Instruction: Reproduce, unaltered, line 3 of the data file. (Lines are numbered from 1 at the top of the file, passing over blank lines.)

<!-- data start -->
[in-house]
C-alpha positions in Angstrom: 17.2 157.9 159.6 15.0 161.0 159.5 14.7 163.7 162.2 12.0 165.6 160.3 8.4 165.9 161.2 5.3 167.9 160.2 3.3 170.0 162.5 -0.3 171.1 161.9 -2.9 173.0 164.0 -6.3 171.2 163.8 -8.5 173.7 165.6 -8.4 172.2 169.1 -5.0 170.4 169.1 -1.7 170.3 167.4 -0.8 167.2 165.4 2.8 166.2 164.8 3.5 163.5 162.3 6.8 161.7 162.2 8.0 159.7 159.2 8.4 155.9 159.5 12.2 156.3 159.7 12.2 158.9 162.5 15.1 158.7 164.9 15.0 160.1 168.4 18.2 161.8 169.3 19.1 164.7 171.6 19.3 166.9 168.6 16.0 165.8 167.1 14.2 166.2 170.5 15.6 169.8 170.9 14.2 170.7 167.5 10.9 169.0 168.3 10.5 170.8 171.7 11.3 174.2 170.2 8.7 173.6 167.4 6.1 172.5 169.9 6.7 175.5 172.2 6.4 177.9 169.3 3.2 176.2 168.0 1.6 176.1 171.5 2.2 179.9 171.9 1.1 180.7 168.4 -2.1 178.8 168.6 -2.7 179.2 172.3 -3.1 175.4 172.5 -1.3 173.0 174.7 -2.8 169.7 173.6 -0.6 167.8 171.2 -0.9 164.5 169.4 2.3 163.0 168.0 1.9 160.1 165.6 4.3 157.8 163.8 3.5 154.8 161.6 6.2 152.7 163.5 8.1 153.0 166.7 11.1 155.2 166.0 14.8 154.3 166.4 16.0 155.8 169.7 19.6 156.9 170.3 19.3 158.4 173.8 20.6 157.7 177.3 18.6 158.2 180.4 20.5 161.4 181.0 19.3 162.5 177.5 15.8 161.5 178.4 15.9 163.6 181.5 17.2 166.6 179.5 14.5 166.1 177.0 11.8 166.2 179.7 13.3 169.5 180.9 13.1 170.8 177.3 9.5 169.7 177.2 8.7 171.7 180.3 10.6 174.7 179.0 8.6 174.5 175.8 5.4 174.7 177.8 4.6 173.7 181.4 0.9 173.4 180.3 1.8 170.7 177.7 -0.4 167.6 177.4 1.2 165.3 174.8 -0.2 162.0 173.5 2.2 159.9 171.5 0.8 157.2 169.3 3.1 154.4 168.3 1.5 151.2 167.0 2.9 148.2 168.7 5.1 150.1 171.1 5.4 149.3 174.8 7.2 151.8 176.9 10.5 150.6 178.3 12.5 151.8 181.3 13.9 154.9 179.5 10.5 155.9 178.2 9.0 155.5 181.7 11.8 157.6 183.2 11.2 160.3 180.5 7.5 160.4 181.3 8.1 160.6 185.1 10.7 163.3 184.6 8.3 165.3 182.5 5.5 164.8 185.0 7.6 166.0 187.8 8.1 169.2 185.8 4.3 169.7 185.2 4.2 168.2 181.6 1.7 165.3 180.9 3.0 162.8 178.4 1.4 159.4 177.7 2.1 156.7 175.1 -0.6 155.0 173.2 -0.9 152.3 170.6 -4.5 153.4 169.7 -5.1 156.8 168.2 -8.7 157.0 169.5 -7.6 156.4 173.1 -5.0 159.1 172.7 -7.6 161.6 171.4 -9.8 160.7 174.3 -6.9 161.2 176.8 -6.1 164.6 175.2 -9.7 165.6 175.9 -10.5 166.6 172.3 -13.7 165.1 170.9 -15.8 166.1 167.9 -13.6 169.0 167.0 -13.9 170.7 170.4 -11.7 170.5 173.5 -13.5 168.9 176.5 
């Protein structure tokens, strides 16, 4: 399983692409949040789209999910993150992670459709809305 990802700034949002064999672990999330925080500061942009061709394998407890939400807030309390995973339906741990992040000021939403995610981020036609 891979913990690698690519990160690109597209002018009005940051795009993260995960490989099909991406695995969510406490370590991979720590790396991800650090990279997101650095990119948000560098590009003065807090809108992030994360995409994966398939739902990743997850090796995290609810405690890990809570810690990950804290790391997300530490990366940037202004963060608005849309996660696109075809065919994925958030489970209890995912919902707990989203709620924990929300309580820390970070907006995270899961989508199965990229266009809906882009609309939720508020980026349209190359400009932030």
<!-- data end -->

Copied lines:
């Protein structure tokens, strides 16, 4: 399983692409949040789209999910993150992670459709809305 990802700034949002064999672990999330925080500061942009061709394998407890939400807030309390995973339906741990992040000021939403995610981020036609 891979913990690698690519990160690109597209002018009005940051795009993260995960490989099909991406695995969510406490370590991979720590790396991800650090990279997101650095990119948000560098590009003065807090809108992030994360995409994966398939739902990743997850090796995290609810405690890990809570810690990950804290790391997300530490990366940037202004963060608005849309996660696109075809065919994925958030489970209890995912919902707990989203709620924990929300309580820390970070907006995270899961989508199965990229266009809906882009609309939720508020980026349209190359400009932030």